I’d argue that this is exactly what we’re living through right now: If everyone’s wages were growing, and if everyone felt secure enough in their jobs to quit every now and again in search of better opportunities elsewhere, I doubt that we’d be talking quite so much about white privilege. We’d definitely talk about broken schools and mass incarceration and law enforcement policies that disproportionately damage the lives of nonwhites. Yet we might talk about these problems in a more forward-looking way, as formidable obstacles that need to be overcome by all Americans, not just guilty whites.

As I read him, what Reihan is saying is that the white-privilege conversation has emerged, paradoxically, because most white Americans – along with most non-white Americans – aren’t doing so great economically. A sense emerges that success (or just access to a living wage) is a zero-sum game. It emerges, that is, in all parts of society, except among the most entrenched of society’s haves.

There are, even in crap economic times, a handful of Americans whose central concern is that they have too much unearned comfort. Unfortunately but unsurprisingly, these are the very same people who are directing the cultural conversation about social injustice. I could get into why – journalism’s barriers to entry explain a lot – but the point, for our purposes, is that that’s how it goes. And for those already accustomed to apologizing for their very existence, further privilege-acknowledgment comes naturally. For this set, racism of resentment isn’t just worthy of condemnation (which, of course, it is; resentment explains but doesn’t excuse), but altogether baffling.

Reihan’s commenter nomoreno puts it well:

My experience is that white people who prattle on about white privilege, actually do have privilege, usually middle class, parents paid for college, hetero, etc… The problem is they think all other white people are in the same situation and are shocked that not everyone is.

As does commenter MysticWav:

I’m fine with the concept, I just hate the term. “Privilege” implies something extra to me in connotation. The proverbial silver spoon. That’s not the problem we face. Whites don’t have anything that we don’t all deserve. What we have a problem with is people that are “Disadvantaged”. Ones that don’t have the things we all deserve.

The language matters because it influences how we react to the problem and how we think about the necessary solutions. One inspires reflexive resentment from white people, the other inspires reflexive sympathy.

Indeed. The problem with the term “privilege” – both the luxe the word evokes and the manner in which it’s all too often used – is that it frames questions of justice in terms of haves graciously offering up some of their bottomless reserves of have to have-nots. It may help some posh racists change their ways, but it’s of absolutely no use in convincing anyone whose racism is one of resentment.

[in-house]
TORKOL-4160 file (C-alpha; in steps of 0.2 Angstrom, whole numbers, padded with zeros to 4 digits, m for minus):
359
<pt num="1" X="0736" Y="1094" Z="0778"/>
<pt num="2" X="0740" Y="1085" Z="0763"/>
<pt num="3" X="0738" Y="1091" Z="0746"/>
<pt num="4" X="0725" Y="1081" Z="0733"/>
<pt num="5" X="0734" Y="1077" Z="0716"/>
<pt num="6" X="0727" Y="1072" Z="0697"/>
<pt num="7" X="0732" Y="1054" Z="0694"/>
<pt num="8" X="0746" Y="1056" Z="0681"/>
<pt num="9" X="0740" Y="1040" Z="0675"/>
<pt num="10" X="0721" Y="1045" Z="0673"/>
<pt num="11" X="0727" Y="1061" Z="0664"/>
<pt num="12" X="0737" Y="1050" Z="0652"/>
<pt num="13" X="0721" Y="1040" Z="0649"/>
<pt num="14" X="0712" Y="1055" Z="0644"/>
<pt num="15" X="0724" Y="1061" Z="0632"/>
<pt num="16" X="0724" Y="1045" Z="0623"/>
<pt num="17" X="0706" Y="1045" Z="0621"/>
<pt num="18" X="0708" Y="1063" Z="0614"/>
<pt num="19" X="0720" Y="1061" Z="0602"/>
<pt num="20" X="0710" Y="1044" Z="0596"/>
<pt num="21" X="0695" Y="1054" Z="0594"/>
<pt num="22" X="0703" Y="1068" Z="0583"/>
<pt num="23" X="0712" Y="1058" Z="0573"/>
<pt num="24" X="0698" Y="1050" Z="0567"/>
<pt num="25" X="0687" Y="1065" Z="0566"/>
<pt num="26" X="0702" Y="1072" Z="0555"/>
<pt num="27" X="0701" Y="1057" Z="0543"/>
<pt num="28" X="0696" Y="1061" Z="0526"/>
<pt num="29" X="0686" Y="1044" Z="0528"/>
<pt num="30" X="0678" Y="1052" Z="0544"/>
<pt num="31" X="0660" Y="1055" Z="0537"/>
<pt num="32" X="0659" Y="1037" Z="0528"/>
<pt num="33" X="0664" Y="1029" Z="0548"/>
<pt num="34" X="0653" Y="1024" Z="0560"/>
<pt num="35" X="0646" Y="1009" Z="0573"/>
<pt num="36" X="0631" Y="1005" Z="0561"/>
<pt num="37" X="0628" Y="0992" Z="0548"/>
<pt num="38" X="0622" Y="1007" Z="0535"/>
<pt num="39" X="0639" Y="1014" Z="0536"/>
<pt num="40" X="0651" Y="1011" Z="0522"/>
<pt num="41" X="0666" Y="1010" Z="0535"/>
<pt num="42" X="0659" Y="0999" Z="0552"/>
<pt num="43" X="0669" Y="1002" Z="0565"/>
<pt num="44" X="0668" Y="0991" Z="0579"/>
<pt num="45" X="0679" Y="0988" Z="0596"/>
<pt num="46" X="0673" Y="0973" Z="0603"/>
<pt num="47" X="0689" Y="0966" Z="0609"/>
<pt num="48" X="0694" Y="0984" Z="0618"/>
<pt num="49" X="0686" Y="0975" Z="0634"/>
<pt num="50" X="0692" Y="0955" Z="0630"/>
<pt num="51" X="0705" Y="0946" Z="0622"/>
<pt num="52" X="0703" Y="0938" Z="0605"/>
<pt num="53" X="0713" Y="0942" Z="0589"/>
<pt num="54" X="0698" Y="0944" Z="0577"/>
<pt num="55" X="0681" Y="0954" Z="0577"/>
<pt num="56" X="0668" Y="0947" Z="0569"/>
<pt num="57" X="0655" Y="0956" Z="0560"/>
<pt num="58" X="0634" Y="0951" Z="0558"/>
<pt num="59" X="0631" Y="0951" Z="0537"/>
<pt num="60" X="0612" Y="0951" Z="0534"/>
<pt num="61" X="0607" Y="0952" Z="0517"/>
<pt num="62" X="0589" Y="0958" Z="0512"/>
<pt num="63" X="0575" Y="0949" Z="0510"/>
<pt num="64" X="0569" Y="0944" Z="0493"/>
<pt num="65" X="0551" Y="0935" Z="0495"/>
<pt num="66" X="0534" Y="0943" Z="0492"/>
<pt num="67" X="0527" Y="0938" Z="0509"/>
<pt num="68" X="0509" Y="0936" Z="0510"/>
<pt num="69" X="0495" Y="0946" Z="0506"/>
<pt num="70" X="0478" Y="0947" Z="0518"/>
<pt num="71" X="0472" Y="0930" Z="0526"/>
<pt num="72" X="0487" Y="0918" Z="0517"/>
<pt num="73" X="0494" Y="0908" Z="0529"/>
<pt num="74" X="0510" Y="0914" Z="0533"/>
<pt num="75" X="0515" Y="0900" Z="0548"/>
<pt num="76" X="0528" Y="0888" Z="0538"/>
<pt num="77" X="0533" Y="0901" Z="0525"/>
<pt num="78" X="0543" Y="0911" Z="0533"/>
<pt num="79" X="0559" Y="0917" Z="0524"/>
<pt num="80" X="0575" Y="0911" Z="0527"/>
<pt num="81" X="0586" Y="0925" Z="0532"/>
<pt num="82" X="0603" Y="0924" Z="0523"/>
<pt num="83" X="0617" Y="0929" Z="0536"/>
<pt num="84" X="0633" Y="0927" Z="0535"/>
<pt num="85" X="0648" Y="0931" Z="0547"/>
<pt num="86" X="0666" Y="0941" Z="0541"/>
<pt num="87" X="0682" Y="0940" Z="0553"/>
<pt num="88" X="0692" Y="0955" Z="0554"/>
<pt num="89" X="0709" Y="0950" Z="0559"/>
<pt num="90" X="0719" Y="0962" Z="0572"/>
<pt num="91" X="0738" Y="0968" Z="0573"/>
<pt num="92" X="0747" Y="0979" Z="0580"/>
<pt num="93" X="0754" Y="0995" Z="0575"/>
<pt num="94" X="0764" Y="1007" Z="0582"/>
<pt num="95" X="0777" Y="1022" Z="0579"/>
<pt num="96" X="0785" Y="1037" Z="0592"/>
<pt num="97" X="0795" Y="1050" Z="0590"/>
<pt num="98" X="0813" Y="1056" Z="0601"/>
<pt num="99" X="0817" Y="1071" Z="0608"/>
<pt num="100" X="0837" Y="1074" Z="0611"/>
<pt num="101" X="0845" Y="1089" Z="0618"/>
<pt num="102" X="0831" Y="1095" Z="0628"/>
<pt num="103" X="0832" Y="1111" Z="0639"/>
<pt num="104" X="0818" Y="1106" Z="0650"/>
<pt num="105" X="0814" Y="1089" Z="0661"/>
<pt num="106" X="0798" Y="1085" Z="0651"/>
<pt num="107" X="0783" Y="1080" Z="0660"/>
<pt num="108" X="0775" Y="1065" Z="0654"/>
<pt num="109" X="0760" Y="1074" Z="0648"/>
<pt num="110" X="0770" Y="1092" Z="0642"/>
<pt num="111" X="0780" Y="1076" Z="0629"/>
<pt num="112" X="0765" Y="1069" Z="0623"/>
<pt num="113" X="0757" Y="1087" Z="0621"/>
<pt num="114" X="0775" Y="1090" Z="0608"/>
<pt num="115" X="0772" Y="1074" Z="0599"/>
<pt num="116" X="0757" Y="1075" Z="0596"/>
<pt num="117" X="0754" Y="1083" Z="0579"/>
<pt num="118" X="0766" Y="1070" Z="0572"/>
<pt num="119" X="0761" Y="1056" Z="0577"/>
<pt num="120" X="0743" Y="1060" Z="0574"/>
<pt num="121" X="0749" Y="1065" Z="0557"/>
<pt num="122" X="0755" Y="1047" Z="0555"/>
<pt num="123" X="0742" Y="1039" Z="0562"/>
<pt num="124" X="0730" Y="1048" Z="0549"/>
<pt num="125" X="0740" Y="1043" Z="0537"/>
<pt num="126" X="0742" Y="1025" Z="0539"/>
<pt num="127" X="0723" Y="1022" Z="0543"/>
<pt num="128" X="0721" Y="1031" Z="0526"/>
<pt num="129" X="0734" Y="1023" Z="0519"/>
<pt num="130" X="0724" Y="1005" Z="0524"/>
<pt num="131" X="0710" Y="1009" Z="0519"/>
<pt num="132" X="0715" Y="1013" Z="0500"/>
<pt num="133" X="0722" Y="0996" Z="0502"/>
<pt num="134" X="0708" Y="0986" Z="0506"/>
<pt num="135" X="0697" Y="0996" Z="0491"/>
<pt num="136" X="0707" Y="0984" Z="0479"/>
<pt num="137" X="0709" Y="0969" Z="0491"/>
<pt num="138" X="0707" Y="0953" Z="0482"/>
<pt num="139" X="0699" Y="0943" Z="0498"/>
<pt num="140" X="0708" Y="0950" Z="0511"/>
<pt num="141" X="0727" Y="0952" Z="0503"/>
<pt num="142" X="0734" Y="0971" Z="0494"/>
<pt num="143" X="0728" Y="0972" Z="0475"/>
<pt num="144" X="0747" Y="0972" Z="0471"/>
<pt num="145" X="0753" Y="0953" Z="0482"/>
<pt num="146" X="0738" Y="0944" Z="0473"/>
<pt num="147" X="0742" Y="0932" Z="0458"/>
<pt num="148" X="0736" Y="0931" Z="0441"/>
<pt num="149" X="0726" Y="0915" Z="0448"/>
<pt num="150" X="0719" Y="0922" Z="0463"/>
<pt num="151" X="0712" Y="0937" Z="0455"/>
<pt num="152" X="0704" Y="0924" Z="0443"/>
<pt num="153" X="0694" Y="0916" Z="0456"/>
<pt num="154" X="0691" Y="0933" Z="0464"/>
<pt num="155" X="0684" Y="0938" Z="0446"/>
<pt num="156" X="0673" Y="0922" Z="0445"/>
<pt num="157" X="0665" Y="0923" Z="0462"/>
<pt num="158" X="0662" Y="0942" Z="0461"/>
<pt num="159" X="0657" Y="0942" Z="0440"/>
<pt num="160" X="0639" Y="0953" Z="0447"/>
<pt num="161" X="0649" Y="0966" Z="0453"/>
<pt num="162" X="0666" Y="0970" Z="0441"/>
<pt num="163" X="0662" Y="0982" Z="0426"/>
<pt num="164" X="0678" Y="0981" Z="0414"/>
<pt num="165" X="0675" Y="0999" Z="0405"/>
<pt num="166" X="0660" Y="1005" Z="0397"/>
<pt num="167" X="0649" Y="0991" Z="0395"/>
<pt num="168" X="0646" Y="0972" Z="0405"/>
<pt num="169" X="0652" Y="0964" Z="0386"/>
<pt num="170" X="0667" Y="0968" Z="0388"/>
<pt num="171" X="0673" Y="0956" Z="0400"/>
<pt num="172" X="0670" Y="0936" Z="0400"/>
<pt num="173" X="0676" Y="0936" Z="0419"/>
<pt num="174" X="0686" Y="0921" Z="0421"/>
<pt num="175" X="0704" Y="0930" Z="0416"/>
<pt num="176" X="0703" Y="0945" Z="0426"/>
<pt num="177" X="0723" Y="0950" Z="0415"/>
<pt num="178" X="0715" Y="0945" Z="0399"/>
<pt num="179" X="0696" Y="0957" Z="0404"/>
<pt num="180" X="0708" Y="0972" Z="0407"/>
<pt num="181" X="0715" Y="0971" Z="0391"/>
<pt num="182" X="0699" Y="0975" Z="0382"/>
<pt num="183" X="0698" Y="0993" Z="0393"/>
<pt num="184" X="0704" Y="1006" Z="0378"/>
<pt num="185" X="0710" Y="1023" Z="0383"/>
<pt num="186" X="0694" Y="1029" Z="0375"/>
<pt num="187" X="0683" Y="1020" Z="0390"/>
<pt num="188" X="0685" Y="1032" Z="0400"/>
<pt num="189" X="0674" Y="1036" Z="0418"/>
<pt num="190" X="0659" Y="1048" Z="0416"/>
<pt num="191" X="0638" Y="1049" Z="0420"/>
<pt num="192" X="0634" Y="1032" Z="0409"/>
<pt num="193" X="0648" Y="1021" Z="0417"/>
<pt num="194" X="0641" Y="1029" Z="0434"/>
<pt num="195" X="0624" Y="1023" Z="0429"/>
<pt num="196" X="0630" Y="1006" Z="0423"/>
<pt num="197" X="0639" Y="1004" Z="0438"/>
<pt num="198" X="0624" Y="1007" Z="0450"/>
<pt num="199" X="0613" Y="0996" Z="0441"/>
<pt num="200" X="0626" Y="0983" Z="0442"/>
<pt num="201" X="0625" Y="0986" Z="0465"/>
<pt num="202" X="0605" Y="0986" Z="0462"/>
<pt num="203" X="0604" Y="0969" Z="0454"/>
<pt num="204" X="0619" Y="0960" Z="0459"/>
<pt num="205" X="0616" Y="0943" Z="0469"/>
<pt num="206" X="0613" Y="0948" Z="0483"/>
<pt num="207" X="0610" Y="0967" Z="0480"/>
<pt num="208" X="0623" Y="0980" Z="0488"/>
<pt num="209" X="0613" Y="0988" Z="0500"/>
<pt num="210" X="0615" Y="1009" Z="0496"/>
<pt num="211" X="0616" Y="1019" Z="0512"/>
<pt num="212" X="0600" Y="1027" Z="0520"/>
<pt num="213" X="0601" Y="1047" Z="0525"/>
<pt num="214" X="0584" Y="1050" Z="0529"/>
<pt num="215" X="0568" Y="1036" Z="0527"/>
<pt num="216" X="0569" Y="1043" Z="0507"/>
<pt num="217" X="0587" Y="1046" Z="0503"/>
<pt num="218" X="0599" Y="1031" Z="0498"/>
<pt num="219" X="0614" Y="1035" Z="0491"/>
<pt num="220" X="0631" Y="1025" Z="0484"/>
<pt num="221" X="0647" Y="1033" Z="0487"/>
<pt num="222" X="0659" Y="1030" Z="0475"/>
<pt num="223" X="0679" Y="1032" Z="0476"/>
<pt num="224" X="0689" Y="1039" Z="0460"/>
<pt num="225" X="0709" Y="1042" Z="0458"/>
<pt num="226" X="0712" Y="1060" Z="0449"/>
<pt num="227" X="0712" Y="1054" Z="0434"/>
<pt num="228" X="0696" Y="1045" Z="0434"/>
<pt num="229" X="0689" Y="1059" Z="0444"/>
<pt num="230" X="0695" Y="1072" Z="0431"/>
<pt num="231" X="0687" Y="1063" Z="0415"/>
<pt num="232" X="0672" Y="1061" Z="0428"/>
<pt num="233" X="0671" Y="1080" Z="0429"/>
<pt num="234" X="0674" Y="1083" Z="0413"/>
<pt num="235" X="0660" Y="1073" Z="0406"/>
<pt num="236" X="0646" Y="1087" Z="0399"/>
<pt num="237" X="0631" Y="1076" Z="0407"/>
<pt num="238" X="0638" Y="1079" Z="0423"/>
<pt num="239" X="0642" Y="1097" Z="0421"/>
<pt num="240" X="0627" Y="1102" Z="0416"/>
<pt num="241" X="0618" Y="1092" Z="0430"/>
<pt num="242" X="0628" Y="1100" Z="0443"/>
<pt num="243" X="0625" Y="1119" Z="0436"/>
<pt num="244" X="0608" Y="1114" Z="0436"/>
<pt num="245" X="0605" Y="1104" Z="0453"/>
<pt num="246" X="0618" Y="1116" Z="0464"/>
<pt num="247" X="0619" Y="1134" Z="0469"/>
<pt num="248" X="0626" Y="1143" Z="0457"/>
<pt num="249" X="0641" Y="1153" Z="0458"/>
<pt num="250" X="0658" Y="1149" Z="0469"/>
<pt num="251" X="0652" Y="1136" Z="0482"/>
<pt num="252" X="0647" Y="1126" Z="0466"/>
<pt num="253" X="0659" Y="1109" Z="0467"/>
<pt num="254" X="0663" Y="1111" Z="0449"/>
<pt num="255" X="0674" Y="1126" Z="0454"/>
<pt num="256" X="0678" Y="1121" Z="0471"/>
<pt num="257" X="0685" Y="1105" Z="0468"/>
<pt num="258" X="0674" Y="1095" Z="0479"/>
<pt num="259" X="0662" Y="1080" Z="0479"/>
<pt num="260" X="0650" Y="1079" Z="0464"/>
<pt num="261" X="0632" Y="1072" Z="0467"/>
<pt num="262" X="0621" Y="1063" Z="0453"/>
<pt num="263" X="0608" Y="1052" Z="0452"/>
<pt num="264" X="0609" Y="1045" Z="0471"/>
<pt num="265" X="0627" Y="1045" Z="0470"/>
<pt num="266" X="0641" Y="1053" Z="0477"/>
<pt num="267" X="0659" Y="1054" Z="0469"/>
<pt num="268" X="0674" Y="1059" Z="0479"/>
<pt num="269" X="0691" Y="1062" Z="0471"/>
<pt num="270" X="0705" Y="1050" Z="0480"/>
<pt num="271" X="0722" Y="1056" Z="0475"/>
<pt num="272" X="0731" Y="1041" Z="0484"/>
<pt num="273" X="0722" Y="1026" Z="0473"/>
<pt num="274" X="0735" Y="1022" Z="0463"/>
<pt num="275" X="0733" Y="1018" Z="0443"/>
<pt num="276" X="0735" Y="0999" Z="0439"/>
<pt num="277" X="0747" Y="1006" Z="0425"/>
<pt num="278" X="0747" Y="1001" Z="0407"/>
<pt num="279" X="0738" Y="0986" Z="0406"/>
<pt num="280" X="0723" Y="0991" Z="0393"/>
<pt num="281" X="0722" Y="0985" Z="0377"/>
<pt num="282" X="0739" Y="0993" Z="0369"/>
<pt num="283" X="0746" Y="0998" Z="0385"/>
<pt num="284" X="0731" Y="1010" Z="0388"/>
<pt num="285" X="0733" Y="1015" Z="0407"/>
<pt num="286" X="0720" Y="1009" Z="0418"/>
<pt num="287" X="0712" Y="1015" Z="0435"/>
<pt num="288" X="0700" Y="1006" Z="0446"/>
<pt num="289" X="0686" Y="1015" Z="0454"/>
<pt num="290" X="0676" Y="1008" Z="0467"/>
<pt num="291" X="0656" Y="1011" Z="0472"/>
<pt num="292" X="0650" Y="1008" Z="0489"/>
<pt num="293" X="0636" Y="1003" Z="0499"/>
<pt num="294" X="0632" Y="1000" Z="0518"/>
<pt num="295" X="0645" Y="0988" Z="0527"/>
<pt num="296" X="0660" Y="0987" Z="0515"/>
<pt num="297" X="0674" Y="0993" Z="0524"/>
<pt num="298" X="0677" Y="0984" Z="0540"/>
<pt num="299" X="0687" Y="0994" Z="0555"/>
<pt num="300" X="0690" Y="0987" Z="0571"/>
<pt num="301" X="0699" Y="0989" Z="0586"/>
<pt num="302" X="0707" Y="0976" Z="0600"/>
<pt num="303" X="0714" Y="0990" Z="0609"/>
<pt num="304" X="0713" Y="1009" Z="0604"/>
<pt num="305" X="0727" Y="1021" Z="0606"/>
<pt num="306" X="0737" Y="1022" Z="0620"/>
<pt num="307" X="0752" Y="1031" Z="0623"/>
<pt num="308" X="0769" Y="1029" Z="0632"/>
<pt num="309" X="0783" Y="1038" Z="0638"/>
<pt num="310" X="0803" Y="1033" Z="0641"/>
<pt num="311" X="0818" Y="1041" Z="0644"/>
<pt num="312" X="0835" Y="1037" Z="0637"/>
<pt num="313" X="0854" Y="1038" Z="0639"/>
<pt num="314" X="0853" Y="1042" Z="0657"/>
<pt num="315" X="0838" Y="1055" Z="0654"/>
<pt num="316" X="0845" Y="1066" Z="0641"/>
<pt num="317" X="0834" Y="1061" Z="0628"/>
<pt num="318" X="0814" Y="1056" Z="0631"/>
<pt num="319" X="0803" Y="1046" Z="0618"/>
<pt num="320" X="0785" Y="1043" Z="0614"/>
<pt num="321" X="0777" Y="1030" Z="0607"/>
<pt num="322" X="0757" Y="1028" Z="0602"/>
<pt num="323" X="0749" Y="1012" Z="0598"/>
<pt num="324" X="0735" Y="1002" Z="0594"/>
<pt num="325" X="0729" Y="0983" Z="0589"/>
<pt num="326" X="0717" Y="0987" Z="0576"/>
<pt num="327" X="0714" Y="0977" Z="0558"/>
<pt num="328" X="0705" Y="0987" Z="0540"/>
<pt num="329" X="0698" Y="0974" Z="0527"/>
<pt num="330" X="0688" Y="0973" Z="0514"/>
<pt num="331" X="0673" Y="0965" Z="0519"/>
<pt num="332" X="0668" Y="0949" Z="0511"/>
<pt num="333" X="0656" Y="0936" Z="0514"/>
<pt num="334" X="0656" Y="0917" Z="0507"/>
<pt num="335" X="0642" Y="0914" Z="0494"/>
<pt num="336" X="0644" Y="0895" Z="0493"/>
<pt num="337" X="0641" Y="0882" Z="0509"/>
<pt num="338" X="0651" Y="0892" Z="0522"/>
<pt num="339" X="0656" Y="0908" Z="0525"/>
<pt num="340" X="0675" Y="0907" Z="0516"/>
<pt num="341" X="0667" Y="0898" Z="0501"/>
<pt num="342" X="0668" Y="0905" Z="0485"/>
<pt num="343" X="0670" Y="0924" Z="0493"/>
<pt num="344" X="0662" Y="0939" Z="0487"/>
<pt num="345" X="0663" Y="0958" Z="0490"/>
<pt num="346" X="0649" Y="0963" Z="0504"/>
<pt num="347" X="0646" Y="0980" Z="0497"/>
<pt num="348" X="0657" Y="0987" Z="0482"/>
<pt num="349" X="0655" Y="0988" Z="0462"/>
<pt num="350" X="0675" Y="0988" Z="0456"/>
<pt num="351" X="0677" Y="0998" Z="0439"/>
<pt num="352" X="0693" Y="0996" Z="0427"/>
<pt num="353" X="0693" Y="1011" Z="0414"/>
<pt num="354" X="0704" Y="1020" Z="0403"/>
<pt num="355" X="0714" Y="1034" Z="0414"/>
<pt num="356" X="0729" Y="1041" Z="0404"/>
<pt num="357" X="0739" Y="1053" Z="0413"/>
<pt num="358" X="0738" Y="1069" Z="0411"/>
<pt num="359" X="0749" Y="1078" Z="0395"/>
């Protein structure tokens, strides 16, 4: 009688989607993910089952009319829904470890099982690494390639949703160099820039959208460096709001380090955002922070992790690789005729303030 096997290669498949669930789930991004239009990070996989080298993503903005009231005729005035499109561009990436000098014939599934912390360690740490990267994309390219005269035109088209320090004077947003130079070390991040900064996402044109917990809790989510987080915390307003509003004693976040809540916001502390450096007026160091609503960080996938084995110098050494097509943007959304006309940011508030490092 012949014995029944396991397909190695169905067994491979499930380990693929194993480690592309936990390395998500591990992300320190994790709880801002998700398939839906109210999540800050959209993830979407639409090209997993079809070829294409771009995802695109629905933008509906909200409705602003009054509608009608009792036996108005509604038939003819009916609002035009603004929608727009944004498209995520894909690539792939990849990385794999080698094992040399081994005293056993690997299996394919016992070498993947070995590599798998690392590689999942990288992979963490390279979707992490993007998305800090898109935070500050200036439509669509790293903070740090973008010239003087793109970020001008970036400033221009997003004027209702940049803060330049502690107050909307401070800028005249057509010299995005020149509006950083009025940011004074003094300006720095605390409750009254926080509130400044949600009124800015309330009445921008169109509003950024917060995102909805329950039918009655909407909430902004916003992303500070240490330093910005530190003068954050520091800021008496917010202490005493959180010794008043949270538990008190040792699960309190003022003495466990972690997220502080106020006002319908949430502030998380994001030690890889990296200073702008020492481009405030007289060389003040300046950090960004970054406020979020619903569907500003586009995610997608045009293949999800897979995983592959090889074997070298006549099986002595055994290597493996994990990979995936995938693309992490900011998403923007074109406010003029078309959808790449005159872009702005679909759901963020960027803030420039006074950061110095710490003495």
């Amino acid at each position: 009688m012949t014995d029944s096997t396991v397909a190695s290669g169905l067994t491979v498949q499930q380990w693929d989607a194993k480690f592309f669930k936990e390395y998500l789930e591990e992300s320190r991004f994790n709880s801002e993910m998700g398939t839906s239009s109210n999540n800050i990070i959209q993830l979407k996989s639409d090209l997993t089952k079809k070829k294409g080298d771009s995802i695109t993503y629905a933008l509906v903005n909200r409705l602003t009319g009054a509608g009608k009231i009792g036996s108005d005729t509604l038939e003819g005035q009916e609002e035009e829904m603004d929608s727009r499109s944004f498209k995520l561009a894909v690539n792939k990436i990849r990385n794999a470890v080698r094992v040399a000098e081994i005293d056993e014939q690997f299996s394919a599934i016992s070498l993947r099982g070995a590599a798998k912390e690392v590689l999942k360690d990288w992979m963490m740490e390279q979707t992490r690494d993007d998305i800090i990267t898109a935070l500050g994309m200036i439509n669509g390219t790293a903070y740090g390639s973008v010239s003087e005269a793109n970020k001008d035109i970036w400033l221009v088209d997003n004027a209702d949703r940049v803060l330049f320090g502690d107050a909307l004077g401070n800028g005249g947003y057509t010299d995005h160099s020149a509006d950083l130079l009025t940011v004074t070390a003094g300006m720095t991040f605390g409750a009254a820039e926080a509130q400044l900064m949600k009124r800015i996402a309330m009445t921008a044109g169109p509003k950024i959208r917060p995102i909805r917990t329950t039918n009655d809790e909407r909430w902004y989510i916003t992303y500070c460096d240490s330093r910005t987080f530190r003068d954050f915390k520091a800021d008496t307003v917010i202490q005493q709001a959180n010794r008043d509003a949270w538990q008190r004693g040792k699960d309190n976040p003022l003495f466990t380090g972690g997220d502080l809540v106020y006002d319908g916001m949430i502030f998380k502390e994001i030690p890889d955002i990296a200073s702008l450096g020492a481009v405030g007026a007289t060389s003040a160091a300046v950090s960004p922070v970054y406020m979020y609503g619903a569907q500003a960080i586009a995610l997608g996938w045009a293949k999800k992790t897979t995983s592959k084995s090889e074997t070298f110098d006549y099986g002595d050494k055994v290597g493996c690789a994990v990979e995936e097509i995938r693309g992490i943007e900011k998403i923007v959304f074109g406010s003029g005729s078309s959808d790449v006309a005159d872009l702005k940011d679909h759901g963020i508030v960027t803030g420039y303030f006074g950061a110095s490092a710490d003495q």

“A Chick Who Can Hang”

Phoebe Maltz Bovy —  Dec 17 2014 @ 1:58pm
by Phoebe Maltz Bovy

Flagging research supporting what women already knew – wearing heels to a bar gets male attention – Ally Fogg notes that his preferences differ from those of the men in that study:

For what it is worth (ie nothing), personally I’m more attracted to a woman who looks like she can drink me under the table then carry me home, making a sturdy pair of DMs just the ticket. I live in hope that one day the human race will view high heels with the same horror with which we view foot-binding. Women would be spared innumerable podiatric agonies and men would, I think, just about cope. Until then I shall content myself with the knowledge that I’m right and the rest of the human race is a bit daft.

I don’t want to be too hard on Fogg here, because he’s basically right about heels, and he at least has the decency to precede his explanation of his tastes with a disclaimer acknowledging their irrelevance. But reading this, I couldn’t help but think of the Amy Schumer sketch, “A Chick Who Can Hang”:


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The man who will have you know that prefers a woman without makeup, who’s casual and laid-back, who’s one of the guys is, at least in conversations among women, a well-established cliché.

As Schumer suggests, there’s the effortlessness many men rhapsodize about, and then there’s actual effortlessness, which consists of looking like a disheveled version of one’s usual self. The ideal woman is well-groomed, but has a shower-and-go beauty routine. She’s well-dressed, but never goes shopping. As Lauren Bans recently pointed out, that Schumer sketch works because “a supermodel going to town on a cheeseburger” is basically the straight male fantasy. (Well, the PG one, at any rate.) The perfect woman, then, is thin without dieting. Perhaps, too, she’s simultaneously in combat boots and heels.